If a website looks like it had been designed by a kid that can’t draw properly yet, or has glaring grammar or spelling issues, chances are high that it’s one of many fraudulent websites and that should be avoided at all costs.
6. Don’t Click on Links in an Email
There’s almost never a valid reason to click on links in an email unless you’ve requested a password reset link.
If your bank was sending you an email, they would know who you are and use correct grammar. They’re not going to address you as “customer” or “member.” They would also never use a poorly written email and threaten to suspend your account forever, use threatening or urgent language, or ask you to give them account or personal information.
Hovering the mouse over the link or button in the email will show you the address of the actual website where you would be redirected. If you do click on the link, it might take you to a site that looks nearly identical to your bank’s website or uses its colors and logo. If you do however enter your credentials, there’s a very good possibility that your account details will be sold or your account will be compromised.
7. Website Privacy Policies
If you’re thinking of using an e-commerce platform for online shopping, also check out their shipping and return policies. This is always a good way to tell if a website is legit or fake. If the website does not have one, or if it looks rough at best, rethink your decision to buy anything from the site.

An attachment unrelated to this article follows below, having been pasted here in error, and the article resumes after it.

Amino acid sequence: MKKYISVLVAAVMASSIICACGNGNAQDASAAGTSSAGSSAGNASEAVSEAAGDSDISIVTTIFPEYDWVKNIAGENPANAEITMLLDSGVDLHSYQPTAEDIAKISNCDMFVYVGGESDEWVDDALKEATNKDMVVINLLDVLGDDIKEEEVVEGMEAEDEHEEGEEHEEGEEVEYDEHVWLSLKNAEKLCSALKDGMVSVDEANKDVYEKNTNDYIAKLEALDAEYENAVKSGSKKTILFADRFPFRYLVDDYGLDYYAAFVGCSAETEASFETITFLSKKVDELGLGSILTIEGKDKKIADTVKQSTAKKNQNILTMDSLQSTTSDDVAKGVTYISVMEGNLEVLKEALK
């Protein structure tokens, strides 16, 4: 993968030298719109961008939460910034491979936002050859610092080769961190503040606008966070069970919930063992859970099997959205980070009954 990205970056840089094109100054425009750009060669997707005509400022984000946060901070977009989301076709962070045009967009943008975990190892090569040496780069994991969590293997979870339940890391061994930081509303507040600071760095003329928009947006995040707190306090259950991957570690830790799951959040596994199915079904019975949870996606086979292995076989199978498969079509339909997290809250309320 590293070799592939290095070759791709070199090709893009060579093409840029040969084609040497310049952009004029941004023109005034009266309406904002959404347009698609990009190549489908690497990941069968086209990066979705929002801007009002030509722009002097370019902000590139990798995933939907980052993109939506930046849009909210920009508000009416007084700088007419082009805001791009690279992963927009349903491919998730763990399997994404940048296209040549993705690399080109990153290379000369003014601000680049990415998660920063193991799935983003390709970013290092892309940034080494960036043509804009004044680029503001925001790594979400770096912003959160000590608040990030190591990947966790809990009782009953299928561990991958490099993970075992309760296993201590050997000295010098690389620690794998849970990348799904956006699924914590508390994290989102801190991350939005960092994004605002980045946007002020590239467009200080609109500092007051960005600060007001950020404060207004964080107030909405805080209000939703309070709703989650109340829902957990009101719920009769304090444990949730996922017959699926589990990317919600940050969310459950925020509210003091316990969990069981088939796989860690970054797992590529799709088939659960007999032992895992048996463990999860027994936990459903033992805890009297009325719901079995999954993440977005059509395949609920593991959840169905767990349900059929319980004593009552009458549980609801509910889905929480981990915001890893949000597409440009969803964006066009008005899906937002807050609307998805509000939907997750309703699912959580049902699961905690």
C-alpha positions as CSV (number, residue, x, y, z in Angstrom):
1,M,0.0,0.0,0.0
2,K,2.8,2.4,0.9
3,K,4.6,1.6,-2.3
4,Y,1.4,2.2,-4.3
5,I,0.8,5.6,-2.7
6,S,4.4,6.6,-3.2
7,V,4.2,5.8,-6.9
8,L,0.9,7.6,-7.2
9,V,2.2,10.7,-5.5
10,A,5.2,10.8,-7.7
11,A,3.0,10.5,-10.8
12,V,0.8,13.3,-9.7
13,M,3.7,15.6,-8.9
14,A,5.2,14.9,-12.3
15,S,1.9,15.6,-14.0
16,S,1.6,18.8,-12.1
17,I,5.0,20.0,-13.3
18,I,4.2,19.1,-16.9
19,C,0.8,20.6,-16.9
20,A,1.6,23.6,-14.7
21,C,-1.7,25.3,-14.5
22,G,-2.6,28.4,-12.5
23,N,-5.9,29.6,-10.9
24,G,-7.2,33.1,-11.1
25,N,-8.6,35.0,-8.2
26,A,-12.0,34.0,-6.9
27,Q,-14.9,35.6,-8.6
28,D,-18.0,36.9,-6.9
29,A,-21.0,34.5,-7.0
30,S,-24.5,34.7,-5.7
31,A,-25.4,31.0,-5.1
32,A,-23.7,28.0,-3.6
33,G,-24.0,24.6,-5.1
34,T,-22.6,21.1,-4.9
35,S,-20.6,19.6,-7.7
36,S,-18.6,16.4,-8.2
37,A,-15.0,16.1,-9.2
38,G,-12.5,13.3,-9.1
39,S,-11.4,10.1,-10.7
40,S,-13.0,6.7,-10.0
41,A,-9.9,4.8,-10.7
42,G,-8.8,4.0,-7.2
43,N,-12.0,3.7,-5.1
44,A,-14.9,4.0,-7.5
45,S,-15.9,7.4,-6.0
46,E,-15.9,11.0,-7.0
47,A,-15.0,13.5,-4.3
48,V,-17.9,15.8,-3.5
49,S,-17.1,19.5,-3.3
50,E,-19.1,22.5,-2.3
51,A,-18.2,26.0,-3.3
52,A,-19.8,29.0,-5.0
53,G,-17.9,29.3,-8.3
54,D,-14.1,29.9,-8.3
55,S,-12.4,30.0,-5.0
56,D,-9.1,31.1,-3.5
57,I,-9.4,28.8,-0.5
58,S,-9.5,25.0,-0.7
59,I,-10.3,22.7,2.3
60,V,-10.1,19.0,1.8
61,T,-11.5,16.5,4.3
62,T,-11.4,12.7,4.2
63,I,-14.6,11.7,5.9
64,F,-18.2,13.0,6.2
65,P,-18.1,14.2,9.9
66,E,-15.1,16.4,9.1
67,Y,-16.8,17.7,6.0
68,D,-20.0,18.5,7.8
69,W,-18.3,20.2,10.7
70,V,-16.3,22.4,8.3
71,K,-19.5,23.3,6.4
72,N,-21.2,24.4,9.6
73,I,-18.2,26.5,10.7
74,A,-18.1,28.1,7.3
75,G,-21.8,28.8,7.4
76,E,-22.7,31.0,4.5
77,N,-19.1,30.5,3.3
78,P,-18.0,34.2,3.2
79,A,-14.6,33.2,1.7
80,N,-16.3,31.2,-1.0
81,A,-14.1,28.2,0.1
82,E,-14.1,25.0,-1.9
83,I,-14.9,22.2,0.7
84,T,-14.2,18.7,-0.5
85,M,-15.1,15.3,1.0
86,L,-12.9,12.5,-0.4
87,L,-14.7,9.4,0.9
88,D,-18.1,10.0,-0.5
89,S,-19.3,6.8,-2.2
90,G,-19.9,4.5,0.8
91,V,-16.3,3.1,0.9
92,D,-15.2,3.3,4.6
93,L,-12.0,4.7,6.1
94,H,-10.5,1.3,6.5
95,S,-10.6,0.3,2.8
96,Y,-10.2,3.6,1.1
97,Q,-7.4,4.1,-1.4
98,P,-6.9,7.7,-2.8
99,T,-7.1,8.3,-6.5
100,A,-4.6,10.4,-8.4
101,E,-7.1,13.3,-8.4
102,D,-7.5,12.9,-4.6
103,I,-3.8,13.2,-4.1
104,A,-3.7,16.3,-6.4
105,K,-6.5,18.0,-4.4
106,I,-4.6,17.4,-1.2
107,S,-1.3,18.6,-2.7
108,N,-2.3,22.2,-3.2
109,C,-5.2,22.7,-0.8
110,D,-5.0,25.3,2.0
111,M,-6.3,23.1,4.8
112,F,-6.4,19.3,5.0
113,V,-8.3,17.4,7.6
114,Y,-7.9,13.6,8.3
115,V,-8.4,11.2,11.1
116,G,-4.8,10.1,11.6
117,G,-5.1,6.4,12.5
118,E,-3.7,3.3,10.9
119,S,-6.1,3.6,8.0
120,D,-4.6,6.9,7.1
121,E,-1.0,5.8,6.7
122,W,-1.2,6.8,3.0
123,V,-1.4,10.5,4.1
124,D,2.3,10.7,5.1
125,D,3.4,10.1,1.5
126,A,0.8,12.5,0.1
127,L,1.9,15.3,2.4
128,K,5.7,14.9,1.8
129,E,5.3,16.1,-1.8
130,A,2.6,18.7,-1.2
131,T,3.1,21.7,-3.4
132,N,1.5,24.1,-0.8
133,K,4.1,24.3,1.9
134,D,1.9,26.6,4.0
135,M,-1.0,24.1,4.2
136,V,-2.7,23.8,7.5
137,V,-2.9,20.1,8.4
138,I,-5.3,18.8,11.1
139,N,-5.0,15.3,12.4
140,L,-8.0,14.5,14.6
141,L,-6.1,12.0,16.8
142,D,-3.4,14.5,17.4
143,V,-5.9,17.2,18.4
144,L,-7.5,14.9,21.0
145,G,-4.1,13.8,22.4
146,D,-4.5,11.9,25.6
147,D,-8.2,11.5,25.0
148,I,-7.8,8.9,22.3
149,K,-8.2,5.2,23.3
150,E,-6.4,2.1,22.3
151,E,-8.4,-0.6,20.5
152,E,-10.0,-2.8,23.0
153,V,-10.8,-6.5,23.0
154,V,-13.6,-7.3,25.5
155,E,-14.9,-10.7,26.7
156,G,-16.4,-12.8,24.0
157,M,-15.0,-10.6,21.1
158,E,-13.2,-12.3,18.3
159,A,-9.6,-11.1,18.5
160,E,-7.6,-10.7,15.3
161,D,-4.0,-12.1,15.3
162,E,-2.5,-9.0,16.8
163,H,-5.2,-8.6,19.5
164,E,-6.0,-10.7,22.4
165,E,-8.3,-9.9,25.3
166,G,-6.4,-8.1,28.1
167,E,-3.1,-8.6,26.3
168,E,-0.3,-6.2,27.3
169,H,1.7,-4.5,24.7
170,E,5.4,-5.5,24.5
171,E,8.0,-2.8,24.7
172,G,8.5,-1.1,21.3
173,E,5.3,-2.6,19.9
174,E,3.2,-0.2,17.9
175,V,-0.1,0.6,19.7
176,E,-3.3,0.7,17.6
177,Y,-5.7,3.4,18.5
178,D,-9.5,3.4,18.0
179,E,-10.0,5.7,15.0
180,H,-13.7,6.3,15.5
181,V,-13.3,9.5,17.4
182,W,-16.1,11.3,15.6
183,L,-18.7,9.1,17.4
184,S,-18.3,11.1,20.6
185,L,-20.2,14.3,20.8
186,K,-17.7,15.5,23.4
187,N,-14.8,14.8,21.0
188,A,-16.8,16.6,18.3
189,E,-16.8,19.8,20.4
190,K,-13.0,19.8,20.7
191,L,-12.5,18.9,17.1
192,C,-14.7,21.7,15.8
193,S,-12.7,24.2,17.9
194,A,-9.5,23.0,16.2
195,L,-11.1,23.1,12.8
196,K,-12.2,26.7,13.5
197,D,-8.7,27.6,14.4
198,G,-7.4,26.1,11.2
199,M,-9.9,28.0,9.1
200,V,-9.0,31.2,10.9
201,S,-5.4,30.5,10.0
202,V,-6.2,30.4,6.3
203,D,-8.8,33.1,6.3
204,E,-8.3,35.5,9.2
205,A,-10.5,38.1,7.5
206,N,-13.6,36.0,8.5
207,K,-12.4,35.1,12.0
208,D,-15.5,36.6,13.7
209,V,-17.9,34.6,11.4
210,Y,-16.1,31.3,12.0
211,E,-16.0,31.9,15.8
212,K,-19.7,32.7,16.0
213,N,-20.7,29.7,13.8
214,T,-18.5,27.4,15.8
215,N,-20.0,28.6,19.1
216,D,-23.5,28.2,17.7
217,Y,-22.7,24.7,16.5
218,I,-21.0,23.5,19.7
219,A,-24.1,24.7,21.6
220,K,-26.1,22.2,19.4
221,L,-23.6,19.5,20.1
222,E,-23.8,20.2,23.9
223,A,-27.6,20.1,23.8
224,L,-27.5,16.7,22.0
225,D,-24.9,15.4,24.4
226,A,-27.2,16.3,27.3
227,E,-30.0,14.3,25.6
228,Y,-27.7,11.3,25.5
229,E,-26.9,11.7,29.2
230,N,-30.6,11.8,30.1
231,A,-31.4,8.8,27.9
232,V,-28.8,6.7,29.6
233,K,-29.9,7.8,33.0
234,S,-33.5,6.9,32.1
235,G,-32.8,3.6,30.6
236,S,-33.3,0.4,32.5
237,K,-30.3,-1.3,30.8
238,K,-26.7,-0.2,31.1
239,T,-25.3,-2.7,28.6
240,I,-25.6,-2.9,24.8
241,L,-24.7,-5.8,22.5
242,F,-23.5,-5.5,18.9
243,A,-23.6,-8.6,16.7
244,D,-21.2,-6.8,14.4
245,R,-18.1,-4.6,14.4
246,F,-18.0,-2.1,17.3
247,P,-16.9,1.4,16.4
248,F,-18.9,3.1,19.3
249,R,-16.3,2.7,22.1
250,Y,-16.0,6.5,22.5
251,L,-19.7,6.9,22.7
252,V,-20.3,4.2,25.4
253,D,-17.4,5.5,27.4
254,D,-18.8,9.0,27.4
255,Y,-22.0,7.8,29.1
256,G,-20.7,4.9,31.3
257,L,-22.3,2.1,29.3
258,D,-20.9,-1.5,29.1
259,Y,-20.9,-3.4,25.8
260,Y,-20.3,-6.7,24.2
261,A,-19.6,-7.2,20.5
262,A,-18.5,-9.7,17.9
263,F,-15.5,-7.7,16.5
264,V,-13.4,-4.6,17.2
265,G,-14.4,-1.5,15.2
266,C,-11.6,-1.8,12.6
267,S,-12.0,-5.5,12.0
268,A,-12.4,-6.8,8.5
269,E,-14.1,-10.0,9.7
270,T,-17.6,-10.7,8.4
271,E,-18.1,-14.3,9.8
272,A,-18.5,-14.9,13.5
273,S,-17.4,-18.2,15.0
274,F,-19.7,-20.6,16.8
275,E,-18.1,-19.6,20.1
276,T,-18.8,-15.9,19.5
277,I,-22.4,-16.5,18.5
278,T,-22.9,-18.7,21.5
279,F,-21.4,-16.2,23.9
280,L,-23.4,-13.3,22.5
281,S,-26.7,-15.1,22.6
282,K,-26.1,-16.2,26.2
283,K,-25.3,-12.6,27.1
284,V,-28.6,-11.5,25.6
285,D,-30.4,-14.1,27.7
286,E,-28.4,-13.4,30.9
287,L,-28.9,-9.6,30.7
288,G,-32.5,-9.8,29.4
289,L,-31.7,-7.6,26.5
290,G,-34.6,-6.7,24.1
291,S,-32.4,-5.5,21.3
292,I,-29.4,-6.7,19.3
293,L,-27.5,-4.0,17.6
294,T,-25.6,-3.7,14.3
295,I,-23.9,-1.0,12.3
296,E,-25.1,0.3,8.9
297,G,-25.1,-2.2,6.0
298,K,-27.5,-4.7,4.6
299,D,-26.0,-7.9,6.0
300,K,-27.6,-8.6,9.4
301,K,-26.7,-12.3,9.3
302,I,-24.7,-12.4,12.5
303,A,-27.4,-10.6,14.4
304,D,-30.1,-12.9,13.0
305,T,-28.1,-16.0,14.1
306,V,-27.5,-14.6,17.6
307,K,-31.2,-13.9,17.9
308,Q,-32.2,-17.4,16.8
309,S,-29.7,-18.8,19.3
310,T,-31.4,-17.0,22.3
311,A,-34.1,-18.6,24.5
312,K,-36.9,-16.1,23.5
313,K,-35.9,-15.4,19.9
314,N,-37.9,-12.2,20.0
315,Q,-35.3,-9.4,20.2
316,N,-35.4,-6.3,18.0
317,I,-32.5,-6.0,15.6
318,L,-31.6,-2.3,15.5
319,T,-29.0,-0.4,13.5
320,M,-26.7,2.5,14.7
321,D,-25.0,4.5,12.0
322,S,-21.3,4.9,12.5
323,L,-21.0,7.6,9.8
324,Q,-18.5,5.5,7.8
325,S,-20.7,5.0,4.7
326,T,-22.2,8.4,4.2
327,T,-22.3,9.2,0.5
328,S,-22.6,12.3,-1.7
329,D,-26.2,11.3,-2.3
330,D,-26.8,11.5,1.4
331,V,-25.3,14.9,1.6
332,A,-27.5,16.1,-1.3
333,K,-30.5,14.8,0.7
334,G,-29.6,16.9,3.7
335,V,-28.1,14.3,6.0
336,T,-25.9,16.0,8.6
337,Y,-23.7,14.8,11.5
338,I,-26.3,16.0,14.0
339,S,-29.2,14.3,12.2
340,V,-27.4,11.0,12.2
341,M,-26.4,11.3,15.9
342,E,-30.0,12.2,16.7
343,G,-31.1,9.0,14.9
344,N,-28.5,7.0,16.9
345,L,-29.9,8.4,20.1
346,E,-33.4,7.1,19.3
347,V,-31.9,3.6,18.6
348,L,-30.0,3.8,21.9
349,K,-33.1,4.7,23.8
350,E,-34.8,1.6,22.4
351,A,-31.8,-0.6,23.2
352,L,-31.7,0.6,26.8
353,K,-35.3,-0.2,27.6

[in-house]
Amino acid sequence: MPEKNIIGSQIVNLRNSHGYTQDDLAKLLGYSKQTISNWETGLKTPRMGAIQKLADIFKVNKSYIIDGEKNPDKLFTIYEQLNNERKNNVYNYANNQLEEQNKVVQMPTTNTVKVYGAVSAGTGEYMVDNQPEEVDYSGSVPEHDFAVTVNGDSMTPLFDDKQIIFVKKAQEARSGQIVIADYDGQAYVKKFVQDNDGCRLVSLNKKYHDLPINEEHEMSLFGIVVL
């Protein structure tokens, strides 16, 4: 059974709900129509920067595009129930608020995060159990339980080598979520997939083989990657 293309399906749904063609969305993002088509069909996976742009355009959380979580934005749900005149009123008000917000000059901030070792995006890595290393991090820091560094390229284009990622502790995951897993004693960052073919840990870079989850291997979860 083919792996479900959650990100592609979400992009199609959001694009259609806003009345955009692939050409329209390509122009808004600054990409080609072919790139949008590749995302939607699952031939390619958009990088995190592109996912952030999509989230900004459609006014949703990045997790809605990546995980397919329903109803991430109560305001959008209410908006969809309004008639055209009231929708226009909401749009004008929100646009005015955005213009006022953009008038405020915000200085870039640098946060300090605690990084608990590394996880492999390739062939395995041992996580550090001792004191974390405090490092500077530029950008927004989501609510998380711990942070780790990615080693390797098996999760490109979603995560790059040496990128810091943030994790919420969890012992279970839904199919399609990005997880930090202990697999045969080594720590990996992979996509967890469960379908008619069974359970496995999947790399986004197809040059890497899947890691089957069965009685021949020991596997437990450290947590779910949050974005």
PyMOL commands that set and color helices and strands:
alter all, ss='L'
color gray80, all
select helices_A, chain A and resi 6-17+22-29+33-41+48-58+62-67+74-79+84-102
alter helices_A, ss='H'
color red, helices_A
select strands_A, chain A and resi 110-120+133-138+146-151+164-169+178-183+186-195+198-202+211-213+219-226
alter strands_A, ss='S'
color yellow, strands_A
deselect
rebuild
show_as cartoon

8. The Safe Browsing Transparency Report
When you’re not sure about the safety of a website, check out Google’s Safe Browsing Transparency Report. This tool will let you enter a URL to check whether the site is safe for browsing or if it hosts any malware.
9. Obvious Website Malware Signs
Suspicious pop-ups, web defacement attacks, and ads that try to entice you to click on them are typical indicators of malicious websites attempting to get you to download and execute malware on your computer. Be careful of a legitimate looking pages that ask you to enter sensitive information or websites that redirect you to other sites with promotional content. Always be careful when you click on an ad!
10. Pay Close Attention to the Web Address
Check if the website isn’t trying a homograph phishing attack. Browsers can be made to display a fake web domain name as a trusted legitimate site. One example would be a domain registered as ab–xnyq-52c.com displaying as amazon.com.
URLs can also use alphabets that seem similar to other foreign languages like the Cyrillic alphabet. The URL can also be made to look a specific way by using subdomains, but if you check it closely, the name of the actual domain appears right in front of the TLD. An easy way to check if a URL is a homograph phishing attack before you hit enter and load the site is to copy and paste the URL to another tab. When pasted in the address bar the URL will for example be shown as “https://www. ab–xnyq-52c.com/”.
Security Tools and Add-Ons
Apart from the steps we’ve described above on how you can tell if a website is legit, there are also add-ons and tools that can help you stay safe online.
Services like Virus Total and Norton Safe Web analyze URLs and will tell you if the site you want to visit is malicious or safe. A few tools and extensions are also handy in keeping you from visiting fake websites.
1. Disconnect: This is a tracker blocker that allows you to see everything on a website that tracks you and lets you disable them.
2. Netcraft Extension: Allows you to first look up the sites you want to browse and protects against phishing.
3. Privacy Cleaner: Runs in the background and gives alerts if an app or a page attempts to access your information or files.
4. Webroot Filtering Extension: Keeps you safe by filtering and blocking dangerous websites.
We hope this article on how to tell if websites are legit will make your browsing much safer.